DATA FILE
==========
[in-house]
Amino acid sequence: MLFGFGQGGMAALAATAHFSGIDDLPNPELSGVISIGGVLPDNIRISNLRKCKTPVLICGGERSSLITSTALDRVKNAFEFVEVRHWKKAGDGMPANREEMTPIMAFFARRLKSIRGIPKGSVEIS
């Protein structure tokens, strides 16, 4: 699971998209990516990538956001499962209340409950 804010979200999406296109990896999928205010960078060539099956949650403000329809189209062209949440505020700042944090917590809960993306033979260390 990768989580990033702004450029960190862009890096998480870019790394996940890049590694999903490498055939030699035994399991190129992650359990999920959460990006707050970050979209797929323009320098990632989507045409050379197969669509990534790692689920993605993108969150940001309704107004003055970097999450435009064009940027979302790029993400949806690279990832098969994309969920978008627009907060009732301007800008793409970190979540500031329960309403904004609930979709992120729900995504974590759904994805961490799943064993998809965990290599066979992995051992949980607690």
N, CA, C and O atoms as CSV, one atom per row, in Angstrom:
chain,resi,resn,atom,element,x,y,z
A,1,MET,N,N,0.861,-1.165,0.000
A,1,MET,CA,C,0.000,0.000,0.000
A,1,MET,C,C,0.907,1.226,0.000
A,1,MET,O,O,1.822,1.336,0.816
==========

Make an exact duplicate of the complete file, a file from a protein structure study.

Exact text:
[in-house]
Amino acid sequence: MLFGFGQGGMAALAATAHFSGIDDLPNPELSGVISIGGVLPDNIRISNLRKCKTPVLICGGERSSLITSTALDRVKNAFEFVEVRHWKKAGDGMPANREEMTPIMAFFARRLKSIRGIPKGSVEIS
């Protein structure tokens, strides 16, 4: 699971998209990516990538956001499962209340409950 804010979200999406296109990896999928205010960078060539099956949650403000329809189209062209949440505020700042944090917590809960993306033979260390 990768989580990033702004450029960190862009890096998480870019790394996940890049590694999903490498055939030699035994399991190129992650359990999920959460990006707050970050979209797929323009320098990632989507045409050379197969669509990534790692689920993605993108969150940001309704107004003055970097999450435009064009940027979302790029993400949806690279990832098969994309969920978008627009907060009732301007800008793409970190979540500031329960309403904004609930979709992120729900995504974590759904994805961490799943064993998809965990290599066979992995051992949980607690």
N, CA, C and O atoms as CSV, one atom per row, in Angstrom:
chain,resi,resn,atom,element,x,y,z
A,1,MET,N,N,0.861,-1.165,0.000
A,1,MET,CA,C,0.000,0.000,0.000
A,1,MET,C,C,0.907,1.226,0.000
A,1,MET,O,O,1.822,1.336,0.816